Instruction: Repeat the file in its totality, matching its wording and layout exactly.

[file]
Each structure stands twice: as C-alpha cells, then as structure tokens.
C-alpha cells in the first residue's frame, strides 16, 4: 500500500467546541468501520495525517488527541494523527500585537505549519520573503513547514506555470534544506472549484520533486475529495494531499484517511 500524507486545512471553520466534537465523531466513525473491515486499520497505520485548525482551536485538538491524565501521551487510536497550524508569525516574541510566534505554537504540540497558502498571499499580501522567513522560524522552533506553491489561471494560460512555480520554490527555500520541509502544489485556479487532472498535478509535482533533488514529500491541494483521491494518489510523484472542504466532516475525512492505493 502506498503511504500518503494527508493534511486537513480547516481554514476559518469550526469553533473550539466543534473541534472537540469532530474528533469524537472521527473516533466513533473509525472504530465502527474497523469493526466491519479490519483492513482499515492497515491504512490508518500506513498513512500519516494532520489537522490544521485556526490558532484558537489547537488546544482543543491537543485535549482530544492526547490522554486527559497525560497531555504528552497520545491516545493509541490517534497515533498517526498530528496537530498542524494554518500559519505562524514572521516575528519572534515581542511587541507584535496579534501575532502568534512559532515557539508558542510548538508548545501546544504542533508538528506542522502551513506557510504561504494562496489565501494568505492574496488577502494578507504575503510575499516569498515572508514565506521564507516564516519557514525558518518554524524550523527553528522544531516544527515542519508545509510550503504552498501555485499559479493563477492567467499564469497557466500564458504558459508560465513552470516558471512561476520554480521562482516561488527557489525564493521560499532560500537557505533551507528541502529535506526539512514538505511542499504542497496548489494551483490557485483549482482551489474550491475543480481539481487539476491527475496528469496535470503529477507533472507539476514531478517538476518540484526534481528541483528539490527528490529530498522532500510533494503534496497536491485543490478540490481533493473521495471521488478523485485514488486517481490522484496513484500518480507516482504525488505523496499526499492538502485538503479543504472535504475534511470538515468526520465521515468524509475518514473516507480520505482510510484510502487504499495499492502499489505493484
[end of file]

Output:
Each structure stands twice: as C-alpha cells, then as structure tokens.
C-alpha cells in the first residue's frame, strides 16, 4: 500500500467546541468501520495525517488527541494523527500585537505549519520573503513547514506555470534544506472549484520533486475529495494531499484517511 500524507486545512471553520466534537465523531466513525473491515486499520497505520485548525482551536485538538491524565501521551487510536497550524508569525516574541510566534505554537504540540497558502498571499499580501522567513522560524522552533506553491489561471494560460512555480520554490527555500520541509502544489485556479487532472498535478509535482533533488514529500491541494483521491494518489510523484472542504466532516475525512492505493 502506498503511504500518503494527508493534511486537513480547516481554514476559518469550526469553533473550539466543534473541534472537540469532530474528533469524537472521527473516533466513533473509525472504530465502527474497523469493526466491519479490519483492513482499515492497515491504512490508518500506513498513512500519516494532520489537522490544521485556526490558532484558537489547537488546544482543543491537543485535549482530544492526547490522554486527559497525560497531555504528552497520545491516545493509541490517534497515533498517526498530528496537530498542524494554518500559519505562524514572521516575528519572534515581542511587541507584535496579534501575532502568534512559532515557539508558542510548538508548545501546544504542533508538528506542522502551513506557510504561504494562496489565501494568505492574496488577502494578507504575503510575499516569498515572508514565506521564507516564516519557514525558518518554524524550523527553528522544531516544527515542519508545509510550503504552498501555485499559479493563477492567467499564469497557466500564458504558459508560465513552470516558471512561476520554480521562482516561488527557489525564493521560499532560500537557505533551507528541502529535506526539512514538505511542499504542497496548489494551483490557485483549482482551489474550491475543480481539481487539476491527475496528469496535470503529477507533472507539476514531478517538476518540484526534481528541483528539490527528490529530498522532500510533494503534496497536491485543490478540490481533493473521495471521488478523485485514488486517481490522484496513484500518480507516482504525488505523496499526499492538502485538503479543504472535504475534511470538515468526520465521515468524509475518514473516507480520505482510510484510502487504499495499492502499489505493484